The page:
On the threshold of the low-ceilinged study, with its rough yellow~washed walls, Chris Churley stopped to glance curiously about at the books and papers; the blossoming almond-branch in a big jar, the old brown Bokhara with the help of which Halo had contrived a divan piled with brown cushions. “I say — this is jolly!”
“Not much luxury,” Vance grinned, always gratified at the admiration provoked by Halo’s upholstery.
The other shrugged. “I wish you could see Les Mimosas — no, I don’t,” he corrected himself hastily; and immediately drew from his pocket a letter which he handed to Vance. It was in a girl’s hand, dated from London, under the letter-head: “Zélide Spring, Literary Agent and Adviser.” It ran: “Darling Chris, the ‘Windmill’ people have just rung up to say they hear Vance Weston, who wrote ‘The Puritan in Spain,’ is at Oubli, and they’d like an article about him if you can get it done in time for the next number. Some one has failed them, and they want to shove this in at once. Of course that means doing it in a rush. Now, Chris, please, you simply MUST, or I’ll never speak to you again — ” and then: “P.S. You must see him, of course, and get him to talk to you about his books. How frightfully exciting for you! Get me an autograph, darling.”
Vance laughed as he returned the letter. “This means, I suppose, that you don’t like doing things in a rush.”
“Do YOU?” said young Churley, looking enviously at the divan. “The very word makes me want to go and stretch out over there.”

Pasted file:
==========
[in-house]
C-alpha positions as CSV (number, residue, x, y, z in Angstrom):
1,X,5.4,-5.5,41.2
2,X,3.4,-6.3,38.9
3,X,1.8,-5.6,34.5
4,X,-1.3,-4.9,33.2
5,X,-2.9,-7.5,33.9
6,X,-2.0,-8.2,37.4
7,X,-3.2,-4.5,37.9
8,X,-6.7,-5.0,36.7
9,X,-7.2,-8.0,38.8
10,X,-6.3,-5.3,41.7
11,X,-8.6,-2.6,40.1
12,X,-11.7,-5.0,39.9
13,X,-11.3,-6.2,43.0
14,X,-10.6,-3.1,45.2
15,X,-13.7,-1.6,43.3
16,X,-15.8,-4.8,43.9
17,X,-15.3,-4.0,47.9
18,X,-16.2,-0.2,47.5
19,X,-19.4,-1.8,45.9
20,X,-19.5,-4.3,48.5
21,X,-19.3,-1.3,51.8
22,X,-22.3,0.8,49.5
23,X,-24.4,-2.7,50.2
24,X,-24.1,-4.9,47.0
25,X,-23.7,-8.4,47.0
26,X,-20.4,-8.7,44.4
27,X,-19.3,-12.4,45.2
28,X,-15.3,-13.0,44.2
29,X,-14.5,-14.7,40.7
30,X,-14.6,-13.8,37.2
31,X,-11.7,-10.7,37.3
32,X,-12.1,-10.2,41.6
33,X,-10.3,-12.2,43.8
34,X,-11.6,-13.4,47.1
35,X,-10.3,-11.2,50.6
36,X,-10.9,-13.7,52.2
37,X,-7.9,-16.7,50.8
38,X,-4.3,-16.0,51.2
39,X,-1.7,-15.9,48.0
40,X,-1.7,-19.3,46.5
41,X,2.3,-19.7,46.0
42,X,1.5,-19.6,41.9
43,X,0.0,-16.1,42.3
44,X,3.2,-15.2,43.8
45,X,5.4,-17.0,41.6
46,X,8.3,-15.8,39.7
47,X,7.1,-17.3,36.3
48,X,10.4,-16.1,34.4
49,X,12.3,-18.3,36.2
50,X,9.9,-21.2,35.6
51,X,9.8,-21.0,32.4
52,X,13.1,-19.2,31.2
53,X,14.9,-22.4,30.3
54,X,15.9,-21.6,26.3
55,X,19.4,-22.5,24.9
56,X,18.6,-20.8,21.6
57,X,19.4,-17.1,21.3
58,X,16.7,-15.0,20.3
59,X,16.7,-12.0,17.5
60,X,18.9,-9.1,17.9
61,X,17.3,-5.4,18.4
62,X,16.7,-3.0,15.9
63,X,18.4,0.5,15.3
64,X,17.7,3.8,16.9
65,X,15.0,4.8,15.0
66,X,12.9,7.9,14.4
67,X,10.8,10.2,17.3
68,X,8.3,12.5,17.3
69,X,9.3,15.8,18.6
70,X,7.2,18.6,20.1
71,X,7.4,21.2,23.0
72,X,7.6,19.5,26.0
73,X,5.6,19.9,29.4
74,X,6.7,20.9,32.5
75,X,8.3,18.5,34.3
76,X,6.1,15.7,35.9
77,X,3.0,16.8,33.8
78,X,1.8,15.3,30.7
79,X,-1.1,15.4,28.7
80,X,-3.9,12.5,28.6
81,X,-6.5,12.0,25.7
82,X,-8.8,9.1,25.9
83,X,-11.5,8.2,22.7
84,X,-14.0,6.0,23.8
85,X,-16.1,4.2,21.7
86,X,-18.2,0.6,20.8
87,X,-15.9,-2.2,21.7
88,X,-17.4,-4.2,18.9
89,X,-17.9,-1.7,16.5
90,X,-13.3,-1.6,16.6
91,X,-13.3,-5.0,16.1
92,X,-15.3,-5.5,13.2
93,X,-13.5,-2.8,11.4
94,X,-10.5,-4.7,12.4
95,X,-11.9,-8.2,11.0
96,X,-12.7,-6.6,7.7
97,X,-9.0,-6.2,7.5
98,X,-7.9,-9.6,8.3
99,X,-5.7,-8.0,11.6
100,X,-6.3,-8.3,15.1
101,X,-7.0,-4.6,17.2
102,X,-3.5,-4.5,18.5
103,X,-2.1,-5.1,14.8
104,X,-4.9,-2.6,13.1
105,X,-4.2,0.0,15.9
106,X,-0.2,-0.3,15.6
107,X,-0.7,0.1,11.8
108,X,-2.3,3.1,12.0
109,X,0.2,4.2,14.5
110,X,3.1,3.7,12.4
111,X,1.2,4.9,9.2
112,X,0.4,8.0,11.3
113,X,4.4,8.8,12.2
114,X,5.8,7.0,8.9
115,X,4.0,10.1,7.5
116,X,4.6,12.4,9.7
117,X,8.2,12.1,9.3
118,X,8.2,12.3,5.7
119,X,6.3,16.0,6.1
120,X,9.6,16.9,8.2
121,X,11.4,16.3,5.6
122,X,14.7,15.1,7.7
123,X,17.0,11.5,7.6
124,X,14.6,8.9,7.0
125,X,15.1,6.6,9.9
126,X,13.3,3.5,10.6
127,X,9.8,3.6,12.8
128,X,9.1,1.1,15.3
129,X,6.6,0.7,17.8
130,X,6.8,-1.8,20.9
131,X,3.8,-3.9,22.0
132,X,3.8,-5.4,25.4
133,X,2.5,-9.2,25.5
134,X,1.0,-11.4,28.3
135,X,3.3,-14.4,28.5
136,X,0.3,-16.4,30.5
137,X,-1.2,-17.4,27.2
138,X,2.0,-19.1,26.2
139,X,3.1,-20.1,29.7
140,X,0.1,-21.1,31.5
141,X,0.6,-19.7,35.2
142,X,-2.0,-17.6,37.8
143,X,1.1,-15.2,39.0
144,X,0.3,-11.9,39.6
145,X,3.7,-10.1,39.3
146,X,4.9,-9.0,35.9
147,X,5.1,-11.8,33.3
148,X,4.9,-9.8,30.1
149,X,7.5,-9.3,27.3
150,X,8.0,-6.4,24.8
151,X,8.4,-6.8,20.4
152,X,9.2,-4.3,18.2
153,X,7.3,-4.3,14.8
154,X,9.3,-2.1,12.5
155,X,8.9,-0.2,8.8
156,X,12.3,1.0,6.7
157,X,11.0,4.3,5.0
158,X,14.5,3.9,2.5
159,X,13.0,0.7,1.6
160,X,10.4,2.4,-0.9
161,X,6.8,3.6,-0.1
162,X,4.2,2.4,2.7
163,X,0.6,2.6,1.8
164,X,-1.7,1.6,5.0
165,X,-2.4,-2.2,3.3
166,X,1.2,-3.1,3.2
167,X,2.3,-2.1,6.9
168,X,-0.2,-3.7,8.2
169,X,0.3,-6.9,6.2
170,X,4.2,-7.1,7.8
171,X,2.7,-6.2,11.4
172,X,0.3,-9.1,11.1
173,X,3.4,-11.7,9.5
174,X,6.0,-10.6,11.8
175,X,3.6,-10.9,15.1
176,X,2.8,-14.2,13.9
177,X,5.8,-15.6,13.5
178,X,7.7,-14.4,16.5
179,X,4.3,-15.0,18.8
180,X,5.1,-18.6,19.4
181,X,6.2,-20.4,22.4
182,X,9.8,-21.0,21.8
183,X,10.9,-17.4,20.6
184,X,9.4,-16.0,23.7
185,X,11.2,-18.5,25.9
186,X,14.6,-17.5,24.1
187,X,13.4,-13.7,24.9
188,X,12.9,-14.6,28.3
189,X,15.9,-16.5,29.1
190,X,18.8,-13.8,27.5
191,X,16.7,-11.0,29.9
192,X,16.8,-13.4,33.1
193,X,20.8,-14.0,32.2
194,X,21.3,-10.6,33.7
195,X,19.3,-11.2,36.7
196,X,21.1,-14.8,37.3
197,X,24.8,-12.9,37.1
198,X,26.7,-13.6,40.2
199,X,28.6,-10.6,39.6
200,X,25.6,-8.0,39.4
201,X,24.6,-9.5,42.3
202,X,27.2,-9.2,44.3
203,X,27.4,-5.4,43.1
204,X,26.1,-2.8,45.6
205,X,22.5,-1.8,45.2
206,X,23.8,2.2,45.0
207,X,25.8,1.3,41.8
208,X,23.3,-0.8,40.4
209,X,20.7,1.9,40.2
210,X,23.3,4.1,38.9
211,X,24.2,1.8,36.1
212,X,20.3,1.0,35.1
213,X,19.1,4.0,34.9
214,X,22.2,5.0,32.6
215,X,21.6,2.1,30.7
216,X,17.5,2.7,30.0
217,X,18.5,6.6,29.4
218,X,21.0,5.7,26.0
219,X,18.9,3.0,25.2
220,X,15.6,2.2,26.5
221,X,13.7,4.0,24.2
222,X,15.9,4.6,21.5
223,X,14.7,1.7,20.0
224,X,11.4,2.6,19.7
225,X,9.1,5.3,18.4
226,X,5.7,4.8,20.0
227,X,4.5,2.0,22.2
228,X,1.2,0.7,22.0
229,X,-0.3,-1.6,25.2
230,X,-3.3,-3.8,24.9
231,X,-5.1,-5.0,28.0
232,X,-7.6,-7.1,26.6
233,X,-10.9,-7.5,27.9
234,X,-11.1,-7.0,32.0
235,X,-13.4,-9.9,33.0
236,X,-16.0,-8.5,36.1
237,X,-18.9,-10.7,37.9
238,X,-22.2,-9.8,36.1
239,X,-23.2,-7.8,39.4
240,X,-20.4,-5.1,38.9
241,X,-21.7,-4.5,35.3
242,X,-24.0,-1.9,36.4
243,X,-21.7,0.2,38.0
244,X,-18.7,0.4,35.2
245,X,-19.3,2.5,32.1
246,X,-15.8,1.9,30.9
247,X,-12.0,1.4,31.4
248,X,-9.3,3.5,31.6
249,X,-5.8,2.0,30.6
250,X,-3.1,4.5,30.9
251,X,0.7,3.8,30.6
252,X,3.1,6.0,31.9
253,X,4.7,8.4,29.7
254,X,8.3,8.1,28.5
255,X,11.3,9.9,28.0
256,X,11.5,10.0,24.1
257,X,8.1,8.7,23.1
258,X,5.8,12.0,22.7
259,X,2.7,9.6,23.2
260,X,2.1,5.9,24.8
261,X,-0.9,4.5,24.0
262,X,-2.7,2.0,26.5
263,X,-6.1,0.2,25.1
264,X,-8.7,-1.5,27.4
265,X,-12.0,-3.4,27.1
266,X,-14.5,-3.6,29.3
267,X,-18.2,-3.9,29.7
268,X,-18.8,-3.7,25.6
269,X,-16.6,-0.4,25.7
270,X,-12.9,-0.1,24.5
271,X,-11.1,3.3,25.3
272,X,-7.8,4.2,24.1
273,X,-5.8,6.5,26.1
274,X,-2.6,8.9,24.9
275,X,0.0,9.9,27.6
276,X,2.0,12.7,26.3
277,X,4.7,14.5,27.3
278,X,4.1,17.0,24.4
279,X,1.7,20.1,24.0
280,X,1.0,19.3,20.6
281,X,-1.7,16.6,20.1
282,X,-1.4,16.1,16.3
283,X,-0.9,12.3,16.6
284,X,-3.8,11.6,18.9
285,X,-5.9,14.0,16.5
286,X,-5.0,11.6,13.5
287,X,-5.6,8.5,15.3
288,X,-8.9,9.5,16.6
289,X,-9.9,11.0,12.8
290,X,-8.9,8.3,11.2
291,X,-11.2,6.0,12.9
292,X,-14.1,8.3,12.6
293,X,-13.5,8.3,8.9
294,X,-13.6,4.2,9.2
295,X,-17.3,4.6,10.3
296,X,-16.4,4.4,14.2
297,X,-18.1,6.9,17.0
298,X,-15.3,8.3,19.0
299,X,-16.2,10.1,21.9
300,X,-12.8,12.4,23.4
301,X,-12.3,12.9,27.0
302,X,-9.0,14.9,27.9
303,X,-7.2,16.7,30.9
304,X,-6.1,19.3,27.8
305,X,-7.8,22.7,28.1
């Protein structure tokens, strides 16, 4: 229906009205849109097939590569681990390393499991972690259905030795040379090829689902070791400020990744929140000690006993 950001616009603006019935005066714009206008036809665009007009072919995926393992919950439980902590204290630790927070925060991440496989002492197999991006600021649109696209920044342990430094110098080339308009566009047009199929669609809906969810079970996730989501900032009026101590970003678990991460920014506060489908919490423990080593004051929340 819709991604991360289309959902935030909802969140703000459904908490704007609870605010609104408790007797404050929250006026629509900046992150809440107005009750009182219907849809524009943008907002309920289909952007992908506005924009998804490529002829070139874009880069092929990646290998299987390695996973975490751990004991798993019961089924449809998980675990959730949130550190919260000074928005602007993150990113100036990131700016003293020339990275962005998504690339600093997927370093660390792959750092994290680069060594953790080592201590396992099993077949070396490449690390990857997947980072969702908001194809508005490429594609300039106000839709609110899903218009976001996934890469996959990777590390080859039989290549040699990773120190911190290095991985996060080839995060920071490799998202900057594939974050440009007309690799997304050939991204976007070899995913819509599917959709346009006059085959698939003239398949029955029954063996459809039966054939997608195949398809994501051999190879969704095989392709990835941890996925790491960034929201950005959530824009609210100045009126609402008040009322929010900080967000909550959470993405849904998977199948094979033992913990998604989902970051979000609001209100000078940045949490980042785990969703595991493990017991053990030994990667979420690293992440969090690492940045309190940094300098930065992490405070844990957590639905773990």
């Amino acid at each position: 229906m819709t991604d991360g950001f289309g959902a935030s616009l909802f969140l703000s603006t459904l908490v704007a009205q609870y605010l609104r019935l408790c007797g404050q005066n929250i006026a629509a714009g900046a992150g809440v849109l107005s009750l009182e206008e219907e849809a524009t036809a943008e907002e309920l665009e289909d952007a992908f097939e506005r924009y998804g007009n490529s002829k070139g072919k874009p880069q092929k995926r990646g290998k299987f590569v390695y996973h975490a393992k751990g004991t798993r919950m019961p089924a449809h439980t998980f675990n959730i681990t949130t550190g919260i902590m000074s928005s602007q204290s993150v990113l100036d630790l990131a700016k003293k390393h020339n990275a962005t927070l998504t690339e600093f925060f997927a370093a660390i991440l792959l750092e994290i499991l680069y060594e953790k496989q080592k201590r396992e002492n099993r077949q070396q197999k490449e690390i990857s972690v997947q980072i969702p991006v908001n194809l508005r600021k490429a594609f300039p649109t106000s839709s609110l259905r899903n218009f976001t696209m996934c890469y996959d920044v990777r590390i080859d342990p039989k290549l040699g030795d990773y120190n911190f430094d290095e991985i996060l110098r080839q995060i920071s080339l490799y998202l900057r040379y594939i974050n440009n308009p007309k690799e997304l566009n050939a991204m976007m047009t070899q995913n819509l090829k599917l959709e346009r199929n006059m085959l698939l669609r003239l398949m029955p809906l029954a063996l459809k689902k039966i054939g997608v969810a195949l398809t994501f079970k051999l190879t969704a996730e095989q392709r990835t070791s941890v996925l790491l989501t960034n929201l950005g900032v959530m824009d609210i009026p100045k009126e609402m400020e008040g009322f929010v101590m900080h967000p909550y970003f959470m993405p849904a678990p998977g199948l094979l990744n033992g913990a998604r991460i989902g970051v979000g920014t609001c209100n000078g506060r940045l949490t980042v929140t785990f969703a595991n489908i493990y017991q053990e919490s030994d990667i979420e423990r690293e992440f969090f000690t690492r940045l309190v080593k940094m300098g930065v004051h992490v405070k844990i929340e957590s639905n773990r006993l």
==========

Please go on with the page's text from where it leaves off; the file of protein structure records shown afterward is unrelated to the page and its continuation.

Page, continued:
“Well, do,” said Vance, tossing a fresh packet of cigarettes in the direction of the divan.
“Honestly? You don’t mind? Sprawling here while you’re sitting in a chair makes me feel like a vamp in a talkie. But then that’s the way I really like to feel — luxurious and vicious,” Churley confessed, shaking up the cushions before he plunged his glowing head into them. “Match? Oh, thanks! Now, then — I suppose I ought to begin by asking you about ‘The Puritan in Spain’.”
“No, don’t,” said Vance, lighting a cigarette, and dropping into the chair by his writing-table. He was beginning to be interested and stirred by this vivid youth, who set his ideas tumbling about excitedly, as Savignac had in the early days in Paris. Sometimes he felt that he needed a sort of padded cell of isolation to work in, and then again, when a beam of understanding flashed through his shuttered solitude, a million sparks of stimulation rushed in with it.